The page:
GENEVA/BEIJING – The United Nations has accused China of holding as many as a million Uighur and other Muslim people in a vast web of detention camps in the far western Xinjiang province.
The UN Committee on the Elimination of Racial Discrimination expressed alarm over “numerous reports of detention of large numbers of ethnic Uighurs and other Muslim minorities held incommunicado and often for long periods, without being charged or tried, under the pretext of countering terrorism and religious extremism”.
Its findings link were issued after a two-day review of China’s record, the first since 2009.
China denies such internment camps exist but says criminals involved in minor offenses are sent to “vocational education and employment training centres”. “The argument that ‘a million Uighurs are detained in re-education centres’ is completely untrue,” Chinese representative Hu Lianhe this month told the UN’s Committee on the Elimination of Racial Discrimination in Geneva.
“As for certain counterterrorism and stability maintenance preventive measures, I think that internationally this is in general use by lots of countries,” she added.
On the other hand, a United Nations committee in Geneva examining China’s record on racial discrimination rebuffed Beijing’s denials of the re-education camps and called on it to acknowledge the existence of the facilities and release those who are being detained.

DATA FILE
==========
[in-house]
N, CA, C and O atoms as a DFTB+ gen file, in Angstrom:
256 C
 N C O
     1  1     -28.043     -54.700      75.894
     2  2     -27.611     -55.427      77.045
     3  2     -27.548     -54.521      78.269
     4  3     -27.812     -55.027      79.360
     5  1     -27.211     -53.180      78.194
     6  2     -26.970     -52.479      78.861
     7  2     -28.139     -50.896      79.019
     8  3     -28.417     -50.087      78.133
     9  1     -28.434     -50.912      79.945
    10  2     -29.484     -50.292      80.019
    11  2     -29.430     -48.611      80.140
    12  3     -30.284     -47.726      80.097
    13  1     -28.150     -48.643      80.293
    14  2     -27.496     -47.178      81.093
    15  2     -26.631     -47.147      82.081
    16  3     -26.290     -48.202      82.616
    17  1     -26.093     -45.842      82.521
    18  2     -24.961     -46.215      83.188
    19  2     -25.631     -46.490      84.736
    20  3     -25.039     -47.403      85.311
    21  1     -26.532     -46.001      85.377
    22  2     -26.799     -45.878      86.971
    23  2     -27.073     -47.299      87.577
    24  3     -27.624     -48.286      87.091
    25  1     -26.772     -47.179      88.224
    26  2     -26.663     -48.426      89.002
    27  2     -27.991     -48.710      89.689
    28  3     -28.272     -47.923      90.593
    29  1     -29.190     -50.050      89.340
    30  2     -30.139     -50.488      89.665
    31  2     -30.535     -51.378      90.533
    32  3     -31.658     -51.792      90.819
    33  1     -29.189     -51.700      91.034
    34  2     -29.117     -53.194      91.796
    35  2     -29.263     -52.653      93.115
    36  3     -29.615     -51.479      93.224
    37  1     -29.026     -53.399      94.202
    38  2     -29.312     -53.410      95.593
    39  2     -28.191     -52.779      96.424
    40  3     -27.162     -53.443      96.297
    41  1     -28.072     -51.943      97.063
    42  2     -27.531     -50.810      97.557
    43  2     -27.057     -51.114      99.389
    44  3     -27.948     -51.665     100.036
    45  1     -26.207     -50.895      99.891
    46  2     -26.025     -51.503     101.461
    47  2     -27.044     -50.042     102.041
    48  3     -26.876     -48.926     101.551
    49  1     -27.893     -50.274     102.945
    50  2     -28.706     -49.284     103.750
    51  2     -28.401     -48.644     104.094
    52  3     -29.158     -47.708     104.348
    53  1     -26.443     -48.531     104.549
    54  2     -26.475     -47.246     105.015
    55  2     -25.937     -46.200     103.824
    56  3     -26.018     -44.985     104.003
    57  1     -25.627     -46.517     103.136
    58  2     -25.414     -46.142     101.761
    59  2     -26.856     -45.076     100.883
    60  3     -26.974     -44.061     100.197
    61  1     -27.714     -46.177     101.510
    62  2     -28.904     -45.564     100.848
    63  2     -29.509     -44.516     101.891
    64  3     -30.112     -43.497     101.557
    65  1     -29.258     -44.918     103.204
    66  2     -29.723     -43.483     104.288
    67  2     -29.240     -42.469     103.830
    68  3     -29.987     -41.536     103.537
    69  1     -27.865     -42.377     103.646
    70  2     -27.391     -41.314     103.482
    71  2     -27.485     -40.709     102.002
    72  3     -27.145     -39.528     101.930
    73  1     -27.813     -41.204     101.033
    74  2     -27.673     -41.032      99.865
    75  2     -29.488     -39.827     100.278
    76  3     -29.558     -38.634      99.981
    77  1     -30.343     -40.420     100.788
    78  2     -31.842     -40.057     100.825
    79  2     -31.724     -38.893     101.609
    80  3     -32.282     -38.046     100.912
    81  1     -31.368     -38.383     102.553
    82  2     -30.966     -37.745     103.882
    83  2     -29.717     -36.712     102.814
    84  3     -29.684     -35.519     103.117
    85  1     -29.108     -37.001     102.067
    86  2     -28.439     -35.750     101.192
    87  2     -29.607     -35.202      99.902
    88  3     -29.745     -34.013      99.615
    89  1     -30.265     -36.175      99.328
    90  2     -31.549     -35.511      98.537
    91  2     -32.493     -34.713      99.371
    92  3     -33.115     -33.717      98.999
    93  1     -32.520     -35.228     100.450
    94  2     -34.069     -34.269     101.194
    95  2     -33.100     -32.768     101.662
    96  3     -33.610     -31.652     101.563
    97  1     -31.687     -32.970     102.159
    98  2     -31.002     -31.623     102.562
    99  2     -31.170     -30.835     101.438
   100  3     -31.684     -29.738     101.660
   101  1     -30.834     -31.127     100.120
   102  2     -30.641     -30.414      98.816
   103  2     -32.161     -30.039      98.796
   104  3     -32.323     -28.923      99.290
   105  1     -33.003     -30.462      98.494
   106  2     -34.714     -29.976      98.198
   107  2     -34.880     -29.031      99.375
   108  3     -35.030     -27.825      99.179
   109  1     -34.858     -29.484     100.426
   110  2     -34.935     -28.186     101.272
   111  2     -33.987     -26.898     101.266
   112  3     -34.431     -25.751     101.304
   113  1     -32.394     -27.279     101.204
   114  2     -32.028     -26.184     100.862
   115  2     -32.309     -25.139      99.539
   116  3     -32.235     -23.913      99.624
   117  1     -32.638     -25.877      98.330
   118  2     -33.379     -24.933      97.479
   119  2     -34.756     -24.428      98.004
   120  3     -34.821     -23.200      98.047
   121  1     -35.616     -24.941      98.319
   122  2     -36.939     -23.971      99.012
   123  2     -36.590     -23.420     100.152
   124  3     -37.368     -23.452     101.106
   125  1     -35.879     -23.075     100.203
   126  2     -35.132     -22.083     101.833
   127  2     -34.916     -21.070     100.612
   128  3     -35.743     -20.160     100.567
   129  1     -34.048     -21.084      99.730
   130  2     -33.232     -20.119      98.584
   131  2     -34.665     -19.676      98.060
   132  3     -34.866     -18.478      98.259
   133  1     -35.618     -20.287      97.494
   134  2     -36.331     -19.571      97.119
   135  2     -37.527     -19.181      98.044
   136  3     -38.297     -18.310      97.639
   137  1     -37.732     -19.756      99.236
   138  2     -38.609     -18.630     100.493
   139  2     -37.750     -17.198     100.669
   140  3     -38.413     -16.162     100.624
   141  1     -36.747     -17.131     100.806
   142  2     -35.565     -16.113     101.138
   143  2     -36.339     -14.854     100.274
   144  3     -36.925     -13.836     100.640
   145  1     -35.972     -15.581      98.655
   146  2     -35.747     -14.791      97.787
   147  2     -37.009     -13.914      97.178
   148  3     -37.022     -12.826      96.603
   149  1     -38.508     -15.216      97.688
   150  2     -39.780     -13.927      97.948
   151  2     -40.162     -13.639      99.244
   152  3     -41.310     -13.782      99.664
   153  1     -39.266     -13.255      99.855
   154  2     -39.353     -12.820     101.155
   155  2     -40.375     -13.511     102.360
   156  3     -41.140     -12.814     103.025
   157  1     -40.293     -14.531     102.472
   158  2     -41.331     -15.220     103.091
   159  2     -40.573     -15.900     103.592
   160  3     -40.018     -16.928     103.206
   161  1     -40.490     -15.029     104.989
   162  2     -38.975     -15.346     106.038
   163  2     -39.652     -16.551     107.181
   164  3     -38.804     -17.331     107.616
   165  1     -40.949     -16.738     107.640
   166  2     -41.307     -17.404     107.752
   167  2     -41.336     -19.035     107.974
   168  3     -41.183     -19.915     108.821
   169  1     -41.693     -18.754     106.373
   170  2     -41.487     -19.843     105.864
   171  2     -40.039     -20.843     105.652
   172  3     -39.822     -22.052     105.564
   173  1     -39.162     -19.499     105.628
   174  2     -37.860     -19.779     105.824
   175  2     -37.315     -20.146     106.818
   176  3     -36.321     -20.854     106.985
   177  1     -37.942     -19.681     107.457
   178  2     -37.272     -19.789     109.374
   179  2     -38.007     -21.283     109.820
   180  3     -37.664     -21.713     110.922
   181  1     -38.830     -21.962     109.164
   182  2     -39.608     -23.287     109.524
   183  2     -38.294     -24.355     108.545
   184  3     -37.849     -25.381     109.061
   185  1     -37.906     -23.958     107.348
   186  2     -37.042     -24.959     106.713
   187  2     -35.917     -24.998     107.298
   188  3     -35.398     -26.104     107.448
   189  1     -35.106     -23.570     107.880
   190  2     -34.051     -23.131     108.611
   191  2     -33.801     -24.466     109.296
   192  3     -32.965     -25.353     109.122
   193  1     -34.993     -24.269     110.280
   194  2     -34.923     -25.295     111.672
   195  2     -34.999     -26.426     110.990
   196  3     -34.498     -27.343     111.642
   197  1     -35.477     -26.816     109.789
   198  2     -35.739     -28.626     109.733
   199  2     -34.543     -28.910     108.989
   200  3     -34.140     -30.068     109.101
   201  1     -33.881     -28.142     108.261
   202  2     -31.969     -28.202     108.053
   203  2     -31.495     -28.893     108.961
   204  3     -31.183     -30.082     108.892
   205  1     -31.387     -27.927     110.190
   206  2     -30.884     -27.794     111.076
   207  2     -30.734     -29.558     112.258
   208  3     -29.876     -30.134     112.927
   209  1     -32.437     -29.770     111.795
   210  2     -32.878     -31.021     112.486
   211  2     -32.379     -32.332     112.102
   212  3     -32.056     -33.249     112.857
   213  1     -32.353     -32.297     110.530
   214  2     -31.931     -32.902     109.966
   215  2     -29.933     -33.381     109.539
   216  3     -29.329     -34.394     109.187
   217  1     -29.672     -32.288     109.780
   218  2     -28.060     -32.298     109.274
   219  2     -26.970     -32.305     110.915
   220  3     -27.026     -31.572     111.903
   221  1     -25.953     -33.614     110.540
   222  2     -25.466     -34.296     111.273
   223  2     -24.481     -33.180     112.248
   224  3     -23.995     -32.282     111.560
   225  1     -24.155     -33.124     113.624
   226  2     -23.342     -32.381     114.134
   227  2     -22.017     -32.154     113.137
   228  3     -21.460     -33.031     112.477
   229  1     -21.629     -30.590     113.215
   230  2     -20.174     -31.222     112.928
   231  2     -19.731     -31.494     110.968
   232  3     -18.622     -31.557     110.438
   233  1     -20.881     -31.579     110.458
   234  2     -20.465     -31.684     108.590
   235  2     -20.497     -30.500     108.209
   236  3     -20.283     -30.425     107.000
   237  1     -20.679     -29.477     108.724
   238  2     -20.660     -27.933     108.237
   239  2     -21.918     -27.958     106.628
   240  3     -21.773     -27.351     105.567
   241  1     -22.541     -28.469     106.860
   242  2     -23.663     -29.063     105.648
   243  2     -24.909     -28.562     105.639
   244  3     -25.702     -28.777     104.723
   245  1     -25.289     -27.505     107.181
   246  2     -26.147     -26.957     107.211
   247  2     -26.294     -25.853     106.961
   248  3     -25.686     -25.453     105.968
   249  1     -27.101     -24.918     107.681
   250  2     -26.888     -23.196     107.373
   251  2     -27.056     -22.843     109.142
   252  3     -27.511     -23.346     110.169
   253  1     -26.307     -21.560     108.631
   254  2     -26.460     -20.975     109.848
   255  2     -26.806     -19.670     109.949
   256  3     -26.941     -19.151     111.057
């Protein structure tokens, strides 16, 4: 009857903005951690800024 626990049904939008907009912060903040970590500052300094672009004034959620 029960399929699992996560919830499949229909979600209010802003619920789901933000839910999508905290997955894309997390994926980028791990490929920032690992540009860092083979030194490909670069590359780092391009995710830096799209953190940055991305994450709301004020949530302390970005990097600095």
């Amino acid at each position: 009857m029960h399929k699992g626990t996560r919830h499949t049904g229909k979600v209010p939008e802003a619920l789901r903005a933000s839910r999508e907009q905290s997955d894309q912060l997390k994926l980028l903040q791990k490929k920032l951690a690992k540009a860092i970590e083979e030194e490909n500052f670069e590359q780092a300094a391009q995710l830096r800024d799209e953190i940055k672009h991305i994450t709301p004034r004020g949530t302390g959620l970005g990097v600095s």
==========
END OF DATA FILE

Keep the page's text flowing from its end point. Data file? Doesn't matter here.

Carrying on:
In a report released on Thursday, the committee dismissed China’s justifications that it faced a terrorist problem in the Xinjiang province as nothing more than “a pretext” for detaining the Muslim minorities.
In its submission to the UN committee earlier this month, China said that “there are no such things as re-education centers or counter-extremism training centers in Xinjiang,” but did note the region faced a terrorism problem. It said the claims that a million Uighurs were being held in re-education centres were “completely untrue.”
A bipartisan group of 17 US lawmakers, meanwhile, urged the Trump administration to sanction Chinese officials and companies allegedly involved in the detention centres. The Trump administration has shown a willingness to sanction officials using the Global Magnitsky Act.
In December, the Trump administration slapped sanctions on Gao Yan, a Chinese police official in Beijing, for denying medical care to Cao Shunli, a human rights activist who died in custody. Another alleged human rights abuser hit with sanctions is Myanmar general Maung Maung Soe, who was accused of the ethnic cleansing of Rohingya people.